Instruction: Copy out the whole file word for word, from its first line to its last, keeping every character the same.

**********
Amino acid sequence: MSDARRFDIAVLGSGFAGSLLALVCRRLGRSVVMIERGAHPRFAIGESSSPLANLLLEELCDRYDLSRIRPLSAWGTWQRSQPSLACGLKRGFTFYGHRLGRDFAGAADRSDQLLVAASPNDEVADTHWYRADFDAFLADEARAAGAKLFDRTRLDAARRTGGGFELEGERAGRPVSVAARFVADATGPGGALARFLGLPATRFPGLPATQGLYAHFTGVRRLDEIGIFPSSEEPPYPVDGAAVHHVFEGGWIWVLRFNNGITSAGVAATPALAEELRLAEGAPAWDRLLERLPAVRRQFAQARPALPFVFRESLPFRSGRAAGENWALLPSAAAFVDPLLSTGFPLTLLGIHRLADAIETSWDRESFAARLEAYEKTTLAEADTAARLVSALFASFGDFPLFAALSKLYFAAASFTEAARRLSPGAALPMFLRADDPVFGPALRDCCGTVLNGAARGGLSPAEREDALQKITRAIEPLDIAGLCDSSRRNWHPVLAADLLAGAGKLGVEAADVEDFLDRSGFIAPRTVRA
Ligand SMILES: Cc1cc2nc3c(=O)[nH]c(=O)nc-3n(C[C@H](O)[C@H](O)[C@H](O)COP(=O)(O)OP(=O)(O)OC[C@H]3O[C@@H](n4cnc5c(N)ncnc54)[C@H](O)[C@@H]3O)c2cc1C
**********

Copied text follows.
Amino acid sequence: MSDARRFDIAVLGSGFAGSLLALVCRRLGRSVVMIERGAHPRFAIGESSSPLANLLLEELCDRYDLSRIRPLSAWGTWQRSQPSLACGLKRGFTFYGHRLGRDFAGAADRSDQLLVAASPNDEVADTHWYRADFDAFLADEARAAGAKLFDRTRLDAARRTGGGFELEGERAGRPVSVAARFVADATGPGGALARFLGLPATRFPGLPATQGLYAHFTGVRRLDEIGIFPSSEEPPYPVDGAAVHHVFEGGWIWVLRFNNGITSAGVAATPALAEELRLAEGAPAWDRLLERLPAVRRQFAQARPALPFVFRESLPFRSGRAAGENWALLPSAAAFVDPLLSTGFPLTLLGIHRLADAIETSWDRESFAARLEAYEKTTLAEADTAARLVSALFASFGDFPLFAALSKLYFAAASFTEAARRLSPGAALPMFLRADDPVFGPALRDCCGTVLNGAARGGLSPAEREDALQKITRAIEPLDIAGLCDSSRRNWHPVLAADLLAGAGKLGVEAADVEDFLDRSGFIAPRTVRA
Ligand SMILES: Cc1cc2nc3c(=O)[nH]c(=O)nc-3n(C[C@H](O)[C@H](O)[C@H](O)COP(=O)(O)OP(=O)(O)OC[C@H]3O[C@@H](n4cnc5c(N)ncnc54)[C@H](O)[C@@H]3O)c2cc1C